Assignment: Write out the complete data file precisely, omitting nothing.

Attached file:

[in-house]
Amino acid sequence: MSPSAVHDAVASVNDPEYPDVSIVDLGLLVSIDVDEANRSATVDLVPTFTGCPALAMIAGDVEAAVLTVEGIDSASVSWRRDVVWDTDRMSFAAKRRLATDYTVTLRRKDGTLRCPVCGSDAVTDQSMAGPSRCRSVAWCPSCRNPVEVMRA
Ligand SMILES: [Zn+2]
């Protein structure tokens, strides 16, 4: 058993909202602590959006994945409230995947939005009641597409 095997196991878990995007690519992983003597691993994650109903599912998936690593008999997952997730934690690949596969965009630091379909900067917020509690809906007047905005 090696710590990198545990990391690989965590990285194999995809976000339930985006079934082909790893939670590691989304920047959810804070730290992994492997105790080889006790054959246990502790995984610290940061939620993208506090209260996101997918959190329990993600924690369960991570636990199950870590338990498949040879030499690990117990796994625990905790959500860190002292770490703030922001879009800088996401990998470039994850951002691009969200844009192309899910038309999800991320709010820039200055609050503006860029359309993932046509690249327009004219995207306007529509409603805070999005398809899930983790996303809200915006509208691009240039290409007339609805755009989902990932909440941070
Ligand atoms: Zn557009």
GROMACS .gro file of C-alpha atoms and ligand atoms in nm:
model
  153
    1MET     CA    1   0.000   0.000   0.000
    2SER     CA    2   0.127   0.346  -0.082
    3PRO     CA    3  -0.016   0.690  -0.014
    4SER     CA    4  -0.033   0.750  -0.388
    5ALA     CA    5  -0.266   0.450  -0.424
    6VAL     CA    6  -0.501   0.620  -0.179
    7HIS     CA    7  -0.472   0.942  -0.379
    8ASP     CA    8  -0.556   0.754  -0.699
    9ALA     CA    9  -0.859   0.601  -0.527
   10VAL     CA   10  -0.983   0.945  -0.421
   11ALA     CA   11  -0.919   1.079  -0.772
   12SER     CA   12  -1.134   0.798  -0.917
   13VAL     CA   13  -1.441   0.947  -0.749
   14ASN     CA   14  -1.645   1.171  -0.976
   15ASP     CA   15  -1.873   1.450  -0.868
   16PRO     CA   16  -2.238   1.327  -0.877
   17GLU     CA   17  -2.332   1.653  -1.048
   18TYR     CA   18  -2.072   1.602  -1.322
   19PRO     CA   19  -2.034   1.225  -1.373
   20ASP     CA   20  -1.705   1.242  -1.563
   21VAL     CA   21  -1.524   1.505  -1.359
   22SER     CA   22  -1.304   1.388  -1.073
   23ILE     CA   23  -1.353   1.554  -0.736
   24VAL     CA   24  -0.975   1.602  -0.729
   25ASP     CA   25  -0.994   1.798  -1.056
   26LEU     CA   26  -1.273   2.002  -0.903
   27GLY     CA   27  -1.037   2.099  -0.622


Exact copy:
[in-house]
Amino acid sequence: MSPSAVHDAVASVNDPEYPDVSIVDLGLLVSIDVDEANRSATVDLVPTFTGCPALAMIAGDVEAAVLTVEGIDSASVSWRRDVVWDTDRMSFAAKRRLATDYTVTLRRKDGTLRCPVCGSDAVTDQSMAGPSRCRSVAWCPSCRNPVEVMRA
Ligand SMILES: [Zn+2]
């Protein structure tokens, strides 16, 4: 058993909202602590959006994945409230995947939005009641597409 095997196991878990995007690519992983003597691993994650109903599912998936690593008999997952997730934690690949596969965009630091379909900067917020509690809906007047905005 090696710590990198545990990391690989965590990285194999995809976000339930985006079934082909790893939670590691989304920047959810804070730290992994492997105790080889006790054959246990502790995984610290940061939620993208506090209260996101997918959190329990993600924690369960991570636990199950870590338990498949040879030499690990117990796994625990905790959500860190002292770490703030922001879009800088996401990998470039994850951002691009969200844009192309899910038309999800991320709010820039200055609050503006860029359309993932046509690249327009004219995207306007529509409603805070999005398809899930983790996303809200915006509208691009240039290409007339609805755009989902990932909440941070
Ligand atoms: Zn557009």
GROMACS .gro file of C-alpha atoms and ligand atoms in nm:
model
  153
    1MET     CA    1   0.000   0.000   0.000
    2SER     CA    2   0.127   0.346  -0.082
    3PRO     CA    3  -0.016   0.690  -0.014
    4SER     CA    4  -0.033   0.750  -0.388
    5ALA     CA    5  -0.266   0.450  -0.424
    6VAL     CA    6  -0.501   0.620  -0.179
    7HIS     CA    7  -0.472   0.942  -0.379
    8ASP     CA    8  -0.556   0.754  -0.699
    9ALA     CA    9  -0.859   0.601  -0.527
   10VAL     CA   10  -0.983   0.945  -0.421
   11ALA     CA   11  -0.919   1.079  -0.772
   12SER     CA   12  -1.134   0.798  -0.917
   13VAL     CA   13  -1.441   0.947  -0.749
   14ASN     CA   14  -1.645   1.171  -0.976
   15ASP     CA   15  -1.873   1.450  -0.868
   16PRO     CA   16  -2.238   1.327  -0.877
   17GLU     CA   17  -2.332   1.653  -1.048
   18TYR     CA   18  -2.072   1.602  -1.322
   19PRO     CA   19  -2.034   1.225  -1.373
   20ASP     CA   20  -1.705   1.242  -1.563
   21VAL     CA   21  -1.524   1.505  -1.359
   22SER     CA   22  -1.304   1.388  -1.073
   23ILE     CA   23  -1.353   1.554  -0.736
   24VAL     CA   24  -0.975   1.602  -0.729
   25ASP     CA   25  -0.994   1.798  -1.056
   26LEU     CA   26  -1.273   2.002  -0.903
   27GLY     CA   27  -1.037   2.099  -0.622